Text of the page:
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Huffman reserves session judgment


John Huffman

Rep. John Huffman, R-The Dalles, won’t decide how to vote next week on a cluster of bills to deal with tax and pension issues until he’s seen the final drafts.

“It’s a rare thing to get to vote on a perfect bill,” he said. “In my opinion, the various components that make up the special session business represent some good policy and some that I would not vote for if it stood on its own.”

He, like the 59 other House members and 30 senators, have been called by Gov. John Kitzhaber to convene in a special session Sept. 30 to deal with several issues that were not resolved in a “grand bargain” earlier this year. On the agenda is:

• a $4.6 billion reduction in Public Employee Retirement System liability that will decrease payments by state and local governments, including school districts. The system has an unfunded actuarial liability of more than $15 billion and many private organizations and legislators want to limit the cost of living adjustment given to retirees in a graduated way.

They are also interested in preventing final average salary “spiking” by excluding health insurance payments. Under consideration is the removal of legislators from the program, reducing conflict-of-interest decisions and limiting benefits for employees convicted of on-the-job felonies. Elimination of the “collaring” gimmick of kicking additional employer liability to future years will also be reviewed.

• the first across-the-board tax rate cut for small businesses in Oregon since the 1980s, which many elected officials hope will encourage job growth. On the table is cutting the rate from 9.9 percent — one of the highest rates in the nation — to 7 percent. The rate for corporations taxed as the personal income of the owner would apply to the first dollars of business for small corporations and partnerships that employ non-owners and report “active” business income. Income tax liability would also be reduced for businesses that export goods and services, such as those in the agriculture and manufacturing industries.

• retention of the rate for corporations taxed separately from the owner at 7.6 percent for income above $1 million. Kitzhaber wants the legislature to preempt ballot measures being proposed for the November election by public employee unions to “double down” on tax increases for these corporations.

• limiting medical deductions for higher-income seniors, a single who earns more than $100,000 per year and a couple receiving $200,000. Oregon’s medical deduction is currently the largest in the nation and the American Association of Retired Persons endorses reform, according to a position paper distributed to legislators.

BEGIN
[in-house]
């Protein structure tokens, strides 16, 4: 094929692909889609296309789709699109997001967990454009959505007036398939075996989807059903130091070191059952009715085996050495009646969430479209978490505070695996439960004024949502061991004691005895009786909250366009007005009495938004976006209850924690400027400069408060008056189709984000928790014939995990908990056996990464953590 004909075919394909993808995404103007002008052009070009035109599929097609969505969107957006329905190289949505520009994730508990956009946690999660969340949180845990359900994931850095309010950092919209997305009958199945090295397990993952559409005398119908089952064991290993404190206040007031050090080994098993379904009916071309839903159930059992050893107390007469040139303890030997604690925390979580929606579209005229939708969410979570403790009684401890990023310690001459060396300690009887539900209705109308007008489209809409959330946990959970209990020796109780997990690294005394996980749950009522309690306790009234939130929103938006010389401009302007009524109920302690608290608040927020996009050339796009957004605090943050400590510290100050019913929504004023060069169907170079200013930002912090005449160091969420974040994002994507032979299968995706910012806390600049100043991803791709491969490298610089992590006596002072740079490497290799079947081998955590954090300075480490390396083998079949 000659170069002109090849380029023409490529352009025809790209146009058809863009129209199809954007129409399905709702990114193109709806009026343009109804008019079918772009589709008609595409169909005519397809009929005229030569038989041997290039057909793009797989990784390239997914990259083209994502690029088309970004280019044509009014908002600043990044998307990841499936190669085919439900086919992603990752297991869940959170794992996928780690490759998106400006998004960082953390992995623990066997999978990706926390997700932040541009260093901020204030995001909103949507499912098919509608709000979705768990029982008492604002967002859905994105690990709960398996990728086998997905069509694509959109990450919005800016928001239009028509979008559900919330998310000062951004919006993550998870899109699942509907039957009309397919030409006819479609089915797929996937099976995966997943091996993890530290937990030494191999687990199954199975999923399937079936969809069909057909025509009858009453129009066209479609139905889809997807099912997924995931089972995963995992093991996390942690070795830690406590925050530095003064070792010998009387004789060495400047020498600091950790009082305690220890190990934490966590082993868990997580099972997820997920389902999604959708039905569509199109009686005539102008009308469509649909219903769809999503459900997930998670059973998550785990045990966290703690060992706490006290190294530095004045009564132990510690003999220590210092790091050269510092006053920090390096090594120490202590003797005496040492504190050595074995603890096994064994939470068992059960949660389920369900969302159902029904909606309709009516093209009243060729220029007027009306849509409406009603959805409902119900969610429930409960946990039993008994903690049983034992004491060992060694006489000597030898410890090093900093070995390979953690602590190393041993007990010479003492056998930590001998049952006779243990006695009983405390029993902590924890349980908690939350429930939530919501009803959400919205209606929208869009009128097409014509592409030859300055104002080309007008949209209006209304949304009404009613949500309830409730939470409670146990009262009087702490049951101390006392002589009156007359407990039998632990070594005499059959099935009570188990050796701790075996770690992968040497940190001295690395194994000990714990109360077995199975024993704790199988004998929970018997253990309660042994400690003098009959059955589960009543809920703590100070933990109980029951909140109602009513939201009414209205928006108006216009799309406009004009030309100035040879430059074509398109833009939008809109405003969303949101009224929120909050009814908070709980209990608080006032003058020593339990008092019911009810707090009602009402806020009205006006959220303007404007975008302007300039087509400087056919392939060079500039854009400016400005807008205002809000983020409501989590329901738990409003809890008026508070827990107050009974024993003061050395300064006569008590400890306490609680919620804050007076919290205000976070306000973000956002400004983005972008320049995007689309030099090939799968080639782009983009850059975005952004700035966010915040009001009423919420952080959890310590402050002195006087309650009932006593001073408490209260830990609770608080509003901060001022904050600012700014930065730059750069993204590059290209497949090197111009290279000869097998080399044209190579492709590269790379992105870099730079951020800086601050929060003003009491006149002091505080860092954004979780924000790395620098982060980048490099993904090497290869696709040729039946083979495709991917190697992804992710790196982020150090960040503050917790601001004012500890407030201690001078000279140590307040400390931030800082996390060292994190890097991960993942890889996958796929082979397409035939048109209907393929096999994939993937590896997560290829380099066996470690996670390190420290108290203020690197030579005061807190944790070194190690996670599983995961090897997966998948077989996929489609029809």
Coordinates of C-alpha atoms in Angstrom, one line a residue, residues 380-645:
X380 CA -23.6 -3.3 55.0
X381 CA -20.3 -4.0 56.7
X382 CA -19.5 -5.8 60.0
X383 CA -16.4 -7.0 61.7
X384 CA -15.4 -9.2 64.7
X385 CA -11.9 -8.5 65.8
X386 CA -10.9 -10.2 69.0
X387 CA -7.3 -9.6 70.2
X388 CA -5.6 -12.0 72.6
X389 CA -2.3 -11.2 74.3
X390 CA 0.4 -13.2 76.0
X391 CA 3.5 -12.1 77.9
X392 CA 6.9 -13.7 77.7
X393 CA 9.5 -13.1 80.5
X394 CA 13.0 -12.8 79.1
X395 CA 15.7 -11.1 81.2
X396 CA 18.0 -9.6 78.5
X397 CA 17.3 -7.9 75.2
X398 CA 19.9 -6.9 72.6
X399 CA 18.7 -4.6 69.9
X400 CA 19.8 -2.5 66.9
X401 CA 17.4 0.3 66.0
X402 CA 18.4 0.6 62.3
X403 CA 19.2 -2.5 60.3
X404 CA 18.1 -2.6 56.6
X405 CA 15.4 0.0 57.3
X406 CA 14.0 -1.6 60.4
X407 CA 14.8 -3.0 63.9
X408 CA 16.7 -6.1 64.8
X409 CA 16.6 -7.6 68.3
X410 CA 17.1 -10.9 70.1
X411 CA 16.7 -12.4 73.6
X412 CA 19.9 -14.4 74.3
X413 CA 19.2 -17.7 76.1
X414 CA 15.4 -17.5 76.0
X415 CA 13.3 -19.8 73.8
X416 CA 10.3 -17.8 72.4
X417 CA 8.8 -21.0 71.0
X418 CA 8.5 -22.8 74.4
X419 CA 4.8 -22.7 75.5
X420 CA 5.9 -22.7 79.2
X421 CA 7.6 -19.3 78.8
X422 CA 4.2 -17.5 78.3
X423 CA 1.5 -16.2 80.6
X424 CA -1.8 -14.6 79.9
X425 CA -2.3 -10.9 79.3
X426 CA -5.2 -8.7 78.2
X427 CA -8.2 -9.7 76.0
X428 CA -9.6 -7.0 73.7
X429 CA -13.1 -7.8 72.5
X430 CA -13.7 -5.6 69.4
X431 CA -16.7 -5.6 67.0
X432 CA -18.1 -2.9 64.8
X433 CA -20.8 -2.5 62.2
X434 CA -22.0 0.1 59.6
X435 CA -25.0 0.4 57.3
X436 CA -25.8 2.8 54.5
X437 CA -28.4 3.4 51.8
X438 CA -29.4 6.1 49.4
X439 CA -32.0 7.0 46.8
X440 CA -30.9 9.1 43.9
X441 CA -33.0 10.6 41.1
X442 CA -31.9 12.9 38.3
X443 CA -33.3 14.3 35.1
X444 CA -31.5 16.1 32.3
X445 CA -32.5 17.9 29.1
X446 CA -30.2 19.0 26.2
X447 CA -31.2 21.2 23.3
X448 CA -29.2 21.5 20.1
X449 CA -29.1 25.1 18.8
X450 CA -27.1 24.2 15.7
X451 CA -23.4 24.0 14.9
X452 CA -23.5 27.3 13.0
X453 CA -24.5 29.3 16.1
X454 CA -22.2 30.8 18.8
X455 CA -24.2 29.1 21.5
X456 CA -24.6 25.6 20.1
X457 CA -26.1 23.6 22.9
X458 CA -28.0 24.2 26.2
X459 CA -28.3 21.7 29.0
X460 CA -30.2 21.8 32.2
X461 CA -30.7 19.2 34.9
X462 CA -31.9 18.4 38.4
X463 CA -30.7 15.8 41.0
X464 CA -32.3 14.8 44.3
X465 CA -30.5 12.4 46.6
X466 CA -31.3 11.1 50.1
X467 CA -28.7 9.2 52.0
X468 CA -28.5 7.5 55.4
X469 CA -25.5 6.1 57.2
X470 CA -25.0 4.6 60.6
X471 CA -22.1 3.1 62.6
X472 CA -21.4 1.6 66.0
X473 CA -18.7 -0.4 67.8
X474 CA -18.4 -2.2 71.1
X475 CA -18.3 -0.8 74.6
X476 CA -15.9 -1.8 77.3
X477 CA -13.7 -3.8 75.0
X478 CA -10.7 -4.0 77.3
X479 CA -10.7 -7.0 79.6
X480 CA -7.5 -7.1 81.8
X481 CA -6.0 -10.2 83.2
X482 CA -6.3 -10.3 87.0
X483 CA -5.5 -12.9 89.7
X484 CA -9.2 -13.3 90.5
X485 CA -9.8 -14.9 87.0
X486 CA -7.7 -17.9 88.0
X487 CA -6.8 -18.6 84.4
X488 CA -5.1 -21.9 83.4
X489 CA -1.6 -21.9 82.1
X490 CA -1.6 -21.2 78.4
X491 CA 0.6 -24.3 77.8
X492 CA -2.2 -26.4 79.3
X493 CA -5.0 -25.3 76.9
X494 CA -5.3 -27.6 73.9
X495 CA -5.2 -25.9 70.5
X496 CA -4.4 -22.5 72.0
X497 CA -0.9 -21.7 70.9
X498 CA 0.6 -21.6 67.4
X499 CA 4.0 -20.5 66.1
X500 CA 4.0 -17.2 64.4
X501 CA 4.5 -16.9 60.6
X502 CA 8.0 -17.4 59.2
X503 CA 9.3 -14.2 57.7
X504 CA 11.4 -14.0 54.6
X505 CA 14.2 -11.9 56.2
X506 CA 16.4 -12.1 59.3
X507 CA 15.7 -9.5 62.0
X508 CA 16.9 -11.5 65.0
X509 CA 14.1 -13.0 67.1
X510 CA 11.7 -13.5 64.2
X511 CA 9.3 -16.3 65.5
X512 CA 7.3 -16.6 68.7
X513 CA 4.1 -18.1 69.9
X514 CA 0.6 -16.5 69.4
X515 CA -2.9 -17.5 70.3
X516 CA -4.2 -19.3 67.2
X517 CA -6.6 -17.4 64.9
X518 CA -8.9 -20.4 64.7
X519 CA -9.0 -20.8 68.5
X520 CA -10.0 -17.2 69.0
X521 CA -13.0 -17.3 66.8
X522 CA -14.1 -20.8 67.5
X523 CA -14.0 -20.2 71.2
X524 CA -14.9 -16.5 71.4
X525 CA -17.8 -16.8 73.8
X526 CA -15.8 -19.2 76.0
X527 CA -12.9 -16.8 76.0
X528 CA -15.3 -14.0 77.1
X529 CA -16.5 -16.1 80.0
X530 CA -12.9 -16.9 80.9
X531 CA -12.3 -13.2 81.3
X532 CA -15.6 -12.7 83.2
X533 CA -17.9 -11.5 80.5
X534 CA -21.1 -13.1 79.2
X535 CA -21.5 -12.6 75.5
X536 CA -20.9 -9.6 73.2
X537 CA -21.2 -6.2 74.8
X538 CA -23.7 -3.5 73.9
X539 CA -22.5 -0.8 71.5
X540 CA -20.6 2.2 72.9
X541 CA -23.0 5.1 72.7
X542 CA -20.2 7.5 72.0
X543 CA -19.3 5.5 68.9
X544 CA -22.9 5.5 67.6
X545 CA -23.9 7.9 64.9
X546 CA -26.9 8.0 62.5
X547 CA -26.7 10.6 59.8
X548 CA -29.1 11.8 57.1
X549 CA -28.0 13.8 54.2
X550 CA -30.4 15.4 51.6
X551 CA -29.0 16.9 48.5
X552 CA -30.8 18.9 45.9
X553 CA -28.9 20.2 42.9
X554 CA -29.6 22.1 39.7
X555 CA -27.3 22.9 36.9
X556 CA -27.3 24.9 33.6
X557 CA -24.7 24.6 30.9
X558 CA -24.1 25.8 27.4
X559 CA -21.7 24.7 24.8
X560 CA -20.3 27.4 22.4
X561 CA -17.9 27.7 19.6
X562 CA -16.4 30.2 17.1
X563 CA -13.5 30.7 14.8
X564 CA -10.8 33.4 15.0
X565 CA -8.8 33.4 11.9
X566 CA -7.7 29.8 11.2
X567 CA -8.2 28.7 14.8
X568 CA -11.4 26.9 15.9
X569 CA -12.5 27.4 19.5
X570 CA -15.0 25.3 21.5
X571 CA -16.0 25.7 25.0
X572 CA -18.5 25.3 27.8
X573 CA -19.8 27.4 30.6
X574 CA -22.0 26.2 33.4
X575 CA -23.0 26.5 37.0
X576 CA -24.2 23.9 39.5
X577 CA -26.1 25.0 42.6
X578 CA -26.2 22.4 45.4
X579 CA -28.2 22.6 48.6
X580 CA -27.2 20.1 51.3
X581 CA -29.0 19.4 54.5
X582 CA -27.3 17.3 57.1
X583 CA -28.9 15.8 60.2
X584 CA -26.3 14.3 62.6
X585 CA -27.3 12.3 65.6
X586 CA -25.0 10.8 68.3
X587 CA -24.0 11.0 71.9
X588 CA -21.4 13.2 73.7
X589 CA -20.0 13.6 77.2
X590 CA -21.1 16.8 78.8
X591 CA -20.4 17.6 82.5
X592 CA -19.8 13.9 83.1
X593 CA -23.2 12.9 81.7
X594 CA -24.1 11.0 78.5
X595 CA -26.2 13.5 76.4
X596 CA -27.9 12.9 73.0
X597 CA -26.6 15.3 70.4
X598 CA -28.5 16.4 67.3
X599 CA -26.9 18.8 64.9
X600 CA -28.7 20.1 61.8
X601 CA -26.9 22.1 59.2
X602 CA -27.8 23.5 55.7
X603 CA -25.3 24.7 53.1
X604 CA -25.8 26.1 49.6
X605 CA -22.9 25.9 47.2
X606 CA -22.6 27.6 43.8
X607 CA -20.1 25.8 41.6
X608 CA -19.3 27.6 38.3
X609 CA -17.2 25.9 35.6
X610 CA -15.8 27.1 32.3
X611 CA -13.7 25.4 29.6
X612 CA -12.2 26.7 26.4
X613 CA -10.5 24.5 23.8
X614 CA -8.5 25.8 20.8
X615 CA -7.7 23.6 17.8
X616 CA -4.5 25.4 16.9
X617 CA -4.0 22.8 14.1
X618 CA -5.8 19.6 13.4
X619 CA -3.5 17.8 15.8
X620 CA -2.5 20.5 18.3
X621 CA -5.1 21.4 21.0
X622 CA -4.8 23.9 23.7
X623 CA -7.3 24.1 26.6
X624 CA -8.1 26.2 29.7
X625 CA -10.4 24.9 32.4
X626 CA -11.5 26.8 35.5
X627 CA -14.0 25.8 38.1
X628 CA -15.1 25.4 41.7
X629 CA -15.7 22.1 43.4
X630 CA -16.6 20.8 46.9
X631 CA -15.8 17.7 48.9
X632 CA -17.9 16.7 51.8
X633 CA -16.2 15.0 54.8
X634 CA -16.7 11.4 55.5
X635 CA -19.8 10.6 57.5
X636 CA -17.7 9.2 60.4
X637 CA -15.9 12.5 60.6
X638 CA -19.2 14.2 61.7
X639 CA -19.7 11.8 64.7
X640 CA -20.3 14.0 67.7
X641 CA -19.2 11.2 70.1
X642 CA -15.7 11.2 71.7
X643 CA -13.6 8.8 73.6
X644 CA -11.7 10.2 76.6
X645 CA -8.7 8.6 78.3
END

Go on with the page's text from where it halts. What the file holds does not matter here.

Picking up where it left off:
• elimination of the $183 “personal exemption” for singles earning $100,000 or more per year and couples with $200,000 or more.

• adding $100 million to the 2013-15 biennium for K-12 education. The legislature authorized $1 billion more for schools in the current biennium at the regular session this spring. College tuition reductions of $40 million are also proposed.

• increasing the Earned Income Tax Credit by $12 million to benefit the working poor.

• dedicating $20 million to mental health services that will be funded by a 10-cent cigarette tax increase.

• prohibiting local governments from regulating genetically modified foods.

“My vote will go back to the test I always give a legislative concept: ‘Does it do more good than bad?’ ‘How much does it cost?’ and ‘Can we afford it?’” said Huffman.

He said the goal is to spend one day at the capital but more time might be necessary to resolve issues that caused a deep partisan divide several months ago.

Republicans pushed for a lower business tax rate but Democrats worried it would create a tax loophole for the wealthy.

Huffman said the improving economy has brought in more revenue to cover some of the proposed increases in the education budget — if the Public Employee Retirement System costs can be reduced.

However, the public employees’ union says that pensions are a contractual obligation and vows to legally challenge any cuts that result from the special session.

Kitzhaber has announced that it is “all or nothing” on the passage of five bills that could not make it through the regular session.


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